Trained innate immunity describes the metabolic reprogramming and long-term proinflammatory activation of innate immune cells in response to different pathogen or damage associated molecular patterns, such as oxidized low-density lipoprotein (oxLDL). Here, we have investigated whether the regulatory networks of trained innate immunity also control endothelial cell activation following oxLDL treatment. Human aortic endothelial cells (HAECs) were primed with oxLDL for 24 h. After a resting time of 4 days, cells were restimulated with the TLR2-agonist PAM3cys4. OxLDL priming induced a proinflammatory memory with increased production of inflammatory cytokines such as IL-6, IL-8 and MCP-1 in response to PAM3cys4 restimulation. This memory formation was dependent on TLR2 activation. Furthermore, oxLDL priming of HAECs caused characteristic metabolic and epigenetic reprogramming, including activation of mTOR-HIF1α-signaling with increases in glucose consumption and lactate production, as well as epigenetic modifications in inflammatory gene promoters. Inhibition of mTOR-HIF1α-signaling or histone methyltransferases blocked the observed phenotype. Furthermore, primed HAECs showed epigenetic activation of ICAM-1 and increased ICAM-1 expression in a HIF1α-dependent manner. Accordingly, live cell imaging revealed increased monocyte adhesion and transmigration following oxLDL priming. In summary, we demonstrate that oxLDL-mediated endothelial cell activation represents an immunologic event, which triggers metabolic and epigenetic reprogramming. Molecular mechanisms regulating trained innate immunity in innate immune cells also regulate this sustained proinflammatory phenotype in HAECs with enhanced atheroprone cell functions. Further research is necessary to elucidate the detailed metabolic regulation and the functional relevance for atherosclerosis formation in vivo.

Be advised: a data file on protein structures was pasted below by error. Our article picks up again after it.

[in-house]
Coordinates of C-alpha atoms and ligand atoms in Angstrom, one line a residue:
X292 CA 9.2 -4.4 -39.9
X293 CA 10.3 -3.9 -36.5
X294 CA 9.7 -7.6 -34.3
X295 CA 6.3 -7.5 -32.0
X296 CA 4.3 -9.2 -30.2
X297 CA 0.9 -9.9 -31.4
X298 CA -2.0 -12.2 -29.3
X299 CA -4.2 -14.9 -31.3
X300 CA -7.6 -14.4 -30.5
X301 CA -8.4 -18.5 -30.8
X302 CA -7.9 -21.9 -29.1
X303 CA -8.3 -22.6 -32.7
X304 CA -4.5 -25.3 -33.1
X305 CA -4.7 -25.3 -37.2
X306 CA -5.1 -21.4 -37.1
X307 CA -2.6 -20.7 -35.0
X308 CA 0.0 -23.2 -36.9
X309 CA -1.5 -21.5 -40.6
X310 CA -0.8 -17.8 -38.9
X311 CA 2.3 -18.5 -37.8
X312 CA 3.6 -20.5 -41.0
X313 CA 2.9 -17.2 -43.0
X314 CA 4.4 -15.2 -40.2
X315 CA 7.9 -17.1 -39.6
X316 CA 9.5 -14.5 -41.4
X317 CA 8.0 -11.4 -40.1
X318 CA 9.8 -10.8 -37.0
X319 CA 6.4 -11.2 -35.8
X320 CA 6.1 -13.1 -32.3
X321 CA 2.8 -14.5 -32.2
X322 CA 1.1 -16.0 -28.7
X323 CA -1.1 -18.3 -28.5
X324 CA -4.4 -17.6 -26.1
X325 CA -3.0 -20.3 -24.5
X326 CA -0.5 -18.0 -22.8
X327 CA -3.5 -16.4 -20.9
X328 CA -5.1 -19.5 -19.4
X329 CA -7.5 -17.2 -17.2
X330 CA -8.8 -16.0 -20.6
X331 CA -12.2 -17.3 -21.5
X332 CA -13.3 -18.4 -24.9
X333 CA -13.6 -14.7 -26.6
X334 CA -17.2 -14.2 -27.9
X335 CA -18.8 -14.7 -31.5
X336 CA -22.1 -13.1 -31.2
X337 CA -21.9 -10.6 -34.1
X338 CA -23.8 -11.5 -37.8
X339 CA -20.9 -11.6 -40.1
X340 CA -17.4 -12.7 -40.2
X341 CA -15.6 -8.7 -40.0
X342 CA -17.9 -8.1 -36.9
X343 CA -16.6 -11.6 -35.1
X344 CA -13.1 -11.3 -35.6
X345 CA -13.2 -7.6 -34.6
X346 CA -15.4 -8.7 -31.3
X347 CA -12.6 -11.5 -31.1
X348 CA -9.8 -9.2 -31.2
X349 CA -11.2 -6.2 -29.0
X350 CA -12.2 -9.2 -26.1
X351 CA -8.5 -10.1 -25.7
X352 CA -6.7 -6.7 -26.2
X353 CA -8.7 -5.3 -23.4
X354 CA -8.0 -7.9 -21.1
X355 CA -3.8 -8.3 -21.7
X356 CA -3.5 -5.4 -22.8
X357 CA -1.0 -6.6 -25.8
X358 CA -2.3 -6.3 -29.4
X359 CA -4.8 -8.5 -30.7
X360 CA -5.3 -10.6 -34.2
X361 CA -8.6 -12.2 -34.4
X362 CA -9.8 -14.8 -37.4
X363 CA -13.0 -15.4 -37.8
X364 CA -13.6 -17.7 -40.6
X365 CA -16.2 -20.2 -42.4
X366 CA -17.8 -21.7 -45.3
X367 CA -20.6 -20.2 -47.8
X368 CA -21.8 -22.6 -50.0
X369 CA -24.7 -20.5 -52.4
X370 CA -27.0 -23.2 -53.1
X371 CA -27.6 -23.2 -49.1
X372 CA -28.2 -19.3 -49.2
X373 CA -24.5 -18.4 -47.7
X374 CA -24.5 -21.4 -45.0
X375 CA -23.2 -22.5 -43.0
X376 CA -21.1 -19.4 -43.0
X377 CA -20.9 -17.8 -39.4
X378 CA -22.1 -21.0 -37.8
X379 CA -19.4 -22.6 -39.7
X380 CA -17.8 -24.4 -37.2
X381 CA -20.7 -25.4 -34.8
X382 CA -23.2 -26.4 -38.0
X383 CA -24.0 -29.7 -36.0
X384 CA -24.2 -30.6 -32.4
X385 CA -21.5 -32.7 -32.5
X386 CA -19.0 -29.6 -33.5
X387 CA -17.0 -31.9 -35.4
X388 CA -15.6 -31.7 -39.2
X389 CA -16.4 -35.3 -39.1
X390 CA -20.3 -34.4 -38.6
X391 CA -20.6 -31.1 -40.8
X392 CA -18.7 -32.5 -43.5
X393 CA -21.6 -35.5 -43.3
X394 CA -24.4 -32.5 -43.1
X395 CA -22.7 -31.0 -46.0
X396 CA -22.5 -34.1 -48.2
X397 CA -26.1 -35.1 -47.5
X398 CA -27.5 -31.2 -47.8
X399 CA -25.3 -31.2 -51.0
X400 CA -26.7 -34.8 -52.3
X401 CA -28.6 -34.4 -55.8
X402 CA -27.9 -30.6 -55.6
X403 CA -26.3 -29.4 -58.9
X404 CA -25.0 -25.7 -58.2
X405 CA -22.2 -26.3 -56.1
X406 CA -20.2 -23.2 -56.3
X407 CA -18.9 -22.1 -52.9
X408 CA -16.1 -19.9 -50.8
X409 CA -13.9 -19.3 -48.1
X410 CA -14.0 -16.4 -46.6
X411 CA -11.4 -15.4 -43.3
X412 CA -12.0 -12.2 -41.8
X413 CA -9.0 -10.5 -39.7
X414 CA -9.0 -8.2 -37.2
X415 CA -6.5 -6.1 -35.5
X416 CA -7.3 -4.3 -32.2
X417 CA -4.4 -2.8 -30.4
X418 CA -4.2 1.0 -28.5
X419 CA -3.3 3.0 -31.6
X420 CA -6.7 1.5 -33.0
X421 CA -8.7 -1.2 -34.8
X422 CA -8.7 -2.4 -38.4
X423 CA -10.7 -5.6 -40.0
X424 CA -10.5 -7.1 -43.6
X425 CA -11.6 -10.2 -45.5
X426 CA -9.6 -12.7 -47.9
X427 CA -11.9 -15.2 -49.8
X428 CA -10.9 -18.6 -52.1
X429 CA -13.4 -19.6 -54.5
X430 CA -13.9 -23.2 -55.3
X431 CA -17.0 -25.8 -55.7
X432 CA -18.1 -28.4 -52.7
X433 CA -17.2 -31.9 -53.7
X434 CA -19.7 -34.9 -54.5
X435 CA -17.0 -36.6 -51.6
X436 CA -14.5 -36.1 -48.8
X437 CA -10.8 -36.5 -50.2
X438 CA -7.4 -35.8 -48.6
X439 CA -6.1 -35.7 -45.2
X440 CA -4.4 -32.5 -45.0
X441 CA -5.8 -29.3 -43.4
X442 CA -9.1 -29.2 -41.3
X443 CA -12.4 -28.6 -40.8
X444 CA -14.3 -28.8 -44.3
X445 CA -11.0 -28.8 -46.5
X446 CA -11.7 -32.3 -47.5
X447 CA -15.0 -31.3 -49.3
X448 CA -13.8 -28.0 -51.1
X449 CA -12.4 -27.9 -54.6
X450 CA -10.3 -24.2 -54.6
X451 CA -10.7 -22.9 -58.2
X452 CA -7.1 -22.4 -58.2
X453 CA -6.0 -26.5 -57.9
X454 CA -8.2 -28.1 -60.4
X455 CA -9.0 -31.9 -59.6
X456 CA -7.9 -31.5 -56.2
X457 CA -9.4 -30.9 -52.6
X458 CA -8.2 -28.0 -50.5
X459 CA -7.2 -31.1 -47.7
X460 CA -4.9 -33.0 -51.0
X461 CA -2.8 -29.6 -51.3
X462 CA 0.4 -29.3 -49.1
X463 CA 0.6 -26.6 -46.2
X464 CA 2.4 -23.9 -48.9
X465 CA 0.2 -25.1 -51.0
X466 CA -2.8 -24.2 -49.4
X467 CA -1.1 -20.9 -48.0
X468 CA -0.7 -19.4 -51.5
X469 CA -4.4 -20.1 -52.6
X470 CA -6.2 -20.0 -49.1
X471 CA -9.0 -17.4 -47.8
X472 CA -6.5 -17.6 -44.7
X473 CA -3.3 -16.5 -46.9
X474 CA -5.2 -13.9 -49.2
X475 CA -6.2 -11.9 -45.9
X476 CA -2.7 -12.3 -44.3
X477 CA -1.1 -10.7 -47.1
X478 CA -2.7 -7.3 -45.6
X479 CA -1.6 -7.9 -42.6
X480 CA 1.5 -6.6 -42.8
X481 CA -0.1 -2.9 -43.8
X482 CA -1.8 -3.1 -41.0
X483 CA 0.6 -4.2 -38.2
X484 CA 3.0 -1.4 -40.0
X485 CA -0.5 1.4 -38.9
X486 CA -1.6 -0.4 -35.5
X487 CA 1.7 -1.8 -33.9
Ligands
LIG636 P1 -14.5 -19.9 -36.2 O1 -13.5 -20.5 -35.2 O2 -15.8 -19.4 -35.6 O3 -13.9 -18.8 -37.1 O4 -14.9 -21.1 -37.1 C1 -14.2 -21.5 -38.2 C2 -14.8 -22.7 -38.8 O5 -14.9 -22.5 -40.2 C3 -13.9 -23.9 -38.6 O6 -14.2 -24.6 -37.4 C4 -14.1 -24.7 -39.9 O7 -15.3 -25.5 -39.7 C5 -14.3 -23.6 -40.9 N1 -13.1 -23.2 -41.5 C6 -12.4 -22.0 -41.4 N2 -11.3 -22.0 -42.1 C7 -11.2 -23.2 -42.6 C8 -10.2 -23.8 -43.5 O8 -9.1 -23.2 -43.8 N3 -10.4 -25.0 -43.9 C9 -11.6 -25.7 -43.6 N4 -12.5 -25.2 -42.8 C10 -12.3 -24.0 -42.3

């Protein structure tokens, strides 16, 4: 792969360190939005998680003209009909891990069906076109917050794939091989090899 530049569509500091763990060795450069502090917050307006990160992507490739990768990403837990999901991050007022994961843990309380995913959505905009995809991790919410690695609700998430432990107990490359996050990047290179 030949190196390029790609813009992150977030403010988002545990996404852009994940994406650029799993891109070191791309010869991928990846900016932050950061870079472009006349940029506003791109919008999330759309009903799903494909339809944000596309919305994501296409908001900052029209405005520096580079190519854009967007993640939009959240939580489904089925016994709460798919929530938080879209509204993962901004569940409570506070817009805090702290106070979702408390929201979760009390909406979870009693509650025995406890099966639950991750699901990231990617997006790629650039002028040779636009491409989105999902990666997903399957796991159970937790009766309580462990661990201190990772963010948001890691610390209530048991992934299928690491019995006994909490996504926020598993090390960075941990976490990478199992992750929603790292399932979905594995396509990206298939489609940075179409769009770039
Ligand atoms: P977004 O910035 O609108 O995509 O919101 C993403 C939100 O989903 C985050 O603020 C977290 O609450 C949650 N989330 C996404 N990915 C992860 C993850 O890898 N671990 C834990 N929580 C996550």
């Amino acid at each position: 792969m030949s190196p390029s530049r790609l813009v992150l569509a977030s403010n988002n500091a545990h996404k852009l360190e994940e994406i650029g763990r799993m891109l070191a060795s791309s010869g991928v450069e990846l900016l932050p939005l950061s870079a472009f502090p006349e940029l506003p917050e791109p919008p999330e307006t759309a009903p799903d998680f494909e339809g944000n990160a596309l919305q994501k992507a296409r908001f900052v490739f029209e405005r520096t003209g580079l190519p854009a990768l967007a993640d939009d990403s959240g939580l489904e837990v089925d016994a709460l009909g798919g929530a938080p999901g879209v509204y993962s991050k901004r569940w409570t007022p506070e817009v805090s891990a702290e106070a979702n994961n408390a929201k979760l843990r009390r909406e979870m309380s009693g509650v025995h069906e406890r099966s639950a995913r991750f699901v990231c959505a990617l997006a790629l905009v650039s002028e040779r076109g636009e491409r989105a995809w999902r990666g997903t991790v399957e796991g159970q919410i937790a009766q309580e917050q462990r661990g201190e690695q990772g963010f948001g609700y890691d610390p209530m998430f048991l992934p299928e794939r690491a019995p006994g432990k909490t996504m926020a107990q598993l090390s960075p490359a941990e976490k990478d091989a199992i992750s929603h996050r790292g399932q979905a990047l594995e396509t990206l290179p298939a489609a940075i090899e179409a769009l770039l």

Keywords: Endothelial cells; HIF1α; ICAM-1; Inflammation; TLR2; Trained innate immunity; oxLDL.
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